Updated on August 5, 2015
46. ‘The Dervish’ by Frances Kazan
I thought it was very interesting to read ‘The Dervish’, having only recently finished ‘Samarkand‘, because the two stories are very similar. Both deal with uprising and revolution in the Middle East, and both feature – as their central character – an outsider, who travels to the country and becomes directly involved in the unrest.
In this book, it is a woman called Mary who narrates the story. Following the death of her husband in the First World War, she travels to Istanbul to live with her sister and her sister’s husband. One night, whilst walking alone through the city, a strange man thrusts some secret papers into her hands and, moments later, he is shot and killed. Through these papers, Mary finds herself embroiled in an underworld that is planning revolution.
Mary’s primary Turkish friend is called Halide. She takes Mary under her wing and they end up on the run together. During her time with the revolutionaries, Mary also meets and falls in love with Mustafa, who plans and fights for the uprising.
There was a lot to like about this book: it’s fast-paced, exciting and genuinely moving. I loved the relationship between Mary and Mustafa, and how she found herself, for a second time, in the agonising position of loving a man who is destined to go to war for his country. I also liked Mary’s sister, and her determination not to have a baby in a turbulent war zone.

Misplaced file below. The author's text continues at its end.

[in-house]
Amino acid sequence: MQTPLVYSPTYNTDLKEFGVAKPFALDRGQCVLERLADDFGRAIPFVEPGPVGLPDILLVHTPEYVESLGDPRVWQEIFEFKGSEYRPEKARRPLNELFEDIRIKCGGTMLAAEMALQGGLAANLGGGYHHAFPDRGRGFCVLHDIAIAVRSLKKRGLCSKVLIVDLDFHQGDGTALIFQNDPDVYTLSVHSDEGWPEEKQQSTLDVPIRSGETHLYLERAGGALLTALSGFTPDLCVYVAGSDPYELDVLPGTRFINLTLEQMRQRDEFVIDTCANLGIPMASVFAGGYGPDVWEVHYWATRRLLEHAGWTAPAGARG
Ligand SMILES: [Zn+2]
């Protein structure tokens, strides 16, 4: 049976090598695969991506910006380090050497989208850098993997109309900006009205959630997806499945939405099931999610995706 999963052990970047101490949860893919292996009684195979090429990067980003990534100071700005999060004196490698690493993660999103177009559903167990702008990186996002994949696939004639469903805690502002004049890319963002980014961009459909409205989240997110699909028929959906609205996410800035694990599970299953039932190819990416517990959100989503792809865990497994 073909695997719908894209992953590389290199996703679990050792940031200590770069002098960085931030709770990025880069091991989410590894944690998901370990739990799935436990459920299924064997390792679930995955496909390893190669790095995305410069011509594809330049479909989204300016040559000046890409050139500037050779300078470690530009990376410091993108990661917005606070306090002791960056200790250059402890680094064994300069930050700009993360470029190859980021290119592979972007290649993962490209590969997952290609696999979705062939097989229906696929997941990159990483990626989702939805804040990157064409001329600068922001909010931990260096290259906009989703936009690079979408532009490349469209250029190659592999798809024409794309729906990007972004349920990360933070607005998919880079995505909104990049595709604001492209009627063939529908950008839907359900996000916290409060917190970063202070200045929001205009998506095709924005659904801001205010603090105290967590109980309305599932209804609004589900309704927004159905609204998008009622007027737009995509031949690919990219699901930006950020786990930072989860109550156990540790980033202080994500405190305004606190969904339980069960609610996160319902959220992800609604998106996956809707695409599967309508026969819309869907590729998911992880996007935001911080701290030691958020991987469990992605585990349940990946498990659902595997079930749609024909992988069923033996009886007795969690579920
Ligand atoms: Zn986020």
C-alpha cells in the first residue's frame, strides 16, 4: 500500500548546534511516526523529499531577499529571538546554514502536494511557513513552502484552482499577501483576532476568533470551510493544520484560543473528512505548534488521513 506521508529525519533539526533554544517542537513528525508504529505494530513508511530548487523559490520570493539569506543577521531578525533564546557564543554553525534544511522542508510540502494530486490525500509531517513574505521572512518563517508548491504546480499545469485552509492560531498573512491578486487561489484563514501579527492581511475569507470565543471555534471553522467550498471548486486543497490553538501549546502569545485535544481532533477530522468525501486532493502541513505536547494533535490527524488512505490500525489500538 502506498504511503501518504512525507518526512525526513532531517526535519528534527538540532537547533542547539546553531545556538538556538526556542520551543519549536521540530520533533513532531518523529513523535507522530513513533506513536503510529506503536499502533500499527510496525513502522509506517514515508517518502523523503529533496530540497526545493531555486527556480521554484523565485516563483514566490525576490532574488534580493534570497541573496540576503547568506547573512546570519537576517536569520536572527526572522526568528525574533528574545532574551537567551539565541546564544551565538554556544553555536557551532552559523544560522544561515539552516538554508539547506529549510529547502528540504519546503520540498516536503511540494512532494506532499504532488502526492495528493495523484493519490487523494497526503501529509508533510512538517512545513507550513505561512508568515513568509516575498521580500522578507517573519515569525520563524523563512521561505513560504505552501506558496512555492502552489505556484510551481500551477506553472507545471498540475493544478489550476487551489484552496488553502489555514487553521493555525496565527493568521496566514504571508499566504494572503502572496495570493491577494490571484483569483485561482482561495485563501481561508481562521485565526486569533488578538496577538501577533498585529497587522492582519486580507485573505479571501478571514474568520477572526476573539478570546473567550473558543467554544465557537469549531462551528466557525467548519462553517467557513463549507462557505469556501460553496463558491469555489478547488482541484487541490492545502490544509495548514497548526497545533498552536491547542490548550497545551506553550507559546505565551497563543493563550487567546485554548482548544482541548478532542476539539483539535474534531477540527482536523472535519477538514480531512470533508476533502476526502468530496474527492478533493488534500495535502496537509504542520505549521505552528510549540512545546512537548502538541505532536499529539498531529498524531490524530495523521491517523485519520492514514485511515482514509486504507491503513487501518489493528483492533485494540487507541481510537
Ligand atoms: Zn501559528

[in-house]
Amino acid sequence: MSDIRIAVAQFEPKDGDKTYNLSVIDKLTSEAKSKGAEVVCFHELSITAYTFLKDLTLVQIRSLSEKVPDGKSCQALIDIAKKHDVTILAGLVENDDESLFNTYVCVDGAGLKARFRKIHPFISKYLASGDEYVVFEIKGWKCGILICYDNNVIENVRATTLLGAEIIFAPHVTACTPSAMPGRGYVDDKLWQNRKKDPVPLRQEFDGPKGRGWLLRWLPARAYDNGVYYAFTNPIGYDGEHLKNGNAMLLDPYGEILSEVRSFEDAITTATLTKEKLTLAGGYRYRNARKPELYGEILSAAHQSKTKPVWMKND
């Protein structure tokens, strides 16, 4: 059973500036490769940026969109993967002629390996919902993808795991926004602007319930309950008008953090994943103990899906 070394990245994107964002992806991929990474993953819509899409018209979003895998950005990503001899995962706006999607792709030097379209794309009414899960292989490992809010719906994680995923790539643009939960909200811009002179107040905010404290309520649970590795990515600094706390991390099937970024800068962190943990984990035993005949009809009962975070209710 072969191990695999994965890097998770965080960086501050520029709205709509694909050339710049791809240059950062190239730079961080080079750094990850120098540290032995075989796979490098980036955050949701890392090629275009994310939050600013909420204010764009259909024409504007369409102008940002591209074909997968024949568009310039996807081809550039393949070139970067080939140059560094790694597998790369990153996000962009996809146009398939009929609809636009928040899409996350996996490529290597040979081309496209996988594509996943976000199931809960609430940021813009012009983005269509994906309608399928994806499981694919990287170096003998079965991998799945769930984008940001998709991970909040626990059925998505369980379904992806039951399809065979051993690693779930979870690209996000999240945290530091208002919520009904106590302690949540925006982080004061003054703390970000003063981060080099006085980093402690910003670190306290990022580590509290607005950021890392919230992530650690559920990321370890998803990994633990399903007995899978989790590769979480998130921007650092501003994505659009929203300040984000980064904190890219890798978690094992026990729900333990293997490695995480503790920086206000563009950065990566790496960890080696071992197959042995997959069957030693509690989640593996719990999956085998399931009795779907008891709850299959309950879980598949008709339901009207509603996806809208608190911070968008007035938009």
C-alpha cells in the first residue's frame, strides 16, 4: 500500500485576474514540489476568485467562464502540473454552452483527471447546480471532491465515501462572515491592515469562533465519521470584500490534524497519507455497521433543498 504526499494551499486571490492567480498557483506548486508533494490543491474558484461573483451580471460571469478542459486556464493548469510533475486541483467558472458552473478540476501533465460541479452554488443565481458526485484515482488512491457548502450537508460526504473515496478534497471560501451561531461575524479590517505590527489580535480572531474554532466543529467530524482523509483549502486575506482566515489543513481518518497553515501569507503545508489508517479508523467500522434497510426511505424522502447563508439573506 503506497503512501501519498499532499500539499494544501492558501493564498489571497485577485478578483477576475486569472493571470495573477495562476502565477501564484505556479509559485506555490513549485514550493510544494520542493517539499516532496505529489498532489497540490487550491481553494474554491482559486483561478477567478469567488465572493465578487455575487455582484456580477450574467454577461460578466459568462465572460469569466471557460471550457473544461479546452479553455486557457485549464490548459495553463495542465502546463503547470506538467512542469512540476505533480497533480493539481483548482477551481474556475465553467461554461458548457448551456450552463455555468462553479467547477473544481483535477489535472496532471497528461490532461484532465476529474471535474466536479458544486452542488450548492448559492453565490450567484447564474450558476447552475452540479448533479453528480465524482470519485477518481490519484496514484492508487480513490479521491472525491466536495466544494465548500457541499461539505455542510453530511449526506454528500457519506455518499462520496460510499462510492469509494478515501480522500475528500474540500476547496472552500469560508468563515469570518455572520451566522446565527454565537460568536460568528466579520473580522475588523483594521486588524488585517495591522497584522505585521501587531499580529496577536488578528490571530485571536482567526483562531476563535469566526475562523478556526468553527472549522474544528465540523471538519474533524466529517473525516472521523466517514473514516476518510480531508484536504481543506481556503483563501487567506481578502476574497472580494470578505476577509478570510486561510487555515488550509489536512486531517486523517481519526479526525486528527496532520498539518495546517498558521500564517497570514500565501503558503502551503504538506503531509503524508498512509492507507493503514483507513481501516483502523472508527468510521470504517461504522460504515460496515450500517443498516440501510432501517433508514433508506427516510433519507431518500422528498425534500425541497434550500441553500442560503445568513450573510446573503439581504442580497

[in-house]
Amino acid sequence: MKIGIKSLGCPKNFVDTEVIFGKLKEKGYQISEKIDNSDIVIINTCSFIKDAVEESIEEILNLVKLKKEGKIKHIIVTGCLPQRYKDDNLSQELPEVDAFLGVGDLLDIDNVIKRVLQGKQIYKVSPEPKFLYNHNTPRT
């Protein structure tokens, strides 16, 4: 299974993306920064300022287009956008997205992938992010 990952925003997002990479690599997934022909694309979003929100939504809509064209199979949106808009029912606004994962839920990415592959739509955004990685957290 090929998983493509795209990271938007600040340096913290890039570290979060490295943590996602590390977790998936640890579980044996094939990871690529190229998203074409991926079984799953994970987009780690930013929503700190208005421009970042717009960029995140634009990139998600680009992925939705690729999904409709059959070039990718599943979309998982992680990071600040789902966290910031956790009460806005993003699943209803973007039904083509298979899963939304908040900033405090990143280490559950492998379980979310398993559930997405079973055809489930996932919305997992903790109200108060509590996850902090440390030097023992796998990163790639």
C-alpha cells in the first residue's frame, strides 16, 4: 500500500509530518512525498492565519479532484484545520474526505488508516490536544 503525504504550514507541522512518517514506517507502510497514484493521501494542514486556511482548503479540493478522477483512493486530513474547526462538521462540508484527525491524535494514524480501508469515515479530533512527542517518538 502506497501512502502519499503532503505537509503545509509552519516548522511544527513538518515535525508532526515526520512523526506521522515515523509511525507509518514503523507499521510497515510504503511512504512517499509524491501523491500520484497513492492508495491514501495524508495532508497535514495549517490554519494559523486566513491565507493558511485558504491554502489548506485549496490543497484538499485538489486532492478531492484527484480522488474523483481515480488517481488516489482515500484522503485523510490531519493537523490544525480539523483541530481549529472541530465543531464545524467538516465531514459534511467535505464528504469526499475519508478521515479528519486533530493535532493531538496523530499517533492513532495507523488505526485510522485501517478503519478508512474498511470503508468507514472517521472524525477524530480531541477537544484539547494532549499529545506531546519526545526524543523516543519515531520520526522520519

But, of course, some things did wind me up. Mary does a lot of stumbling and head-reeling when she’s in shock, which could be more to do with the style of the times than the writing (very often, in literature set in this era, women are taken ill, or faint, with shock). There are instances of “prayer” and “Burnham’s absence” being palpable, or “imprinted on the air” which is fine once or twice, but gets a bit trite when used too often. Also, there’s the sex scene, in which Mary HAS MALARIA and IS CONTAGIOUS but still makes love to Mustafa. Blimey.
I think this is a solidly written book, but it isn’t hugely inspiring stylistically. For a similar but better story, I would recommend ‘Samarkand’.
“When Burnham died my life shattered into a thousand pieces, like a mirror dashed against a marble floor. Time passed, my life slowly came back together, but the fragmented glass had been rearranged, and the reflected image remained distorted. Gazing at myself, I wondered what had become of the woman I one knew.”
This is another one from the lovely people at NetGalley. It’s due to be published, I believe, on 19th February 2013.
If you enjoyed my review, why not buy the book and let me know what you think?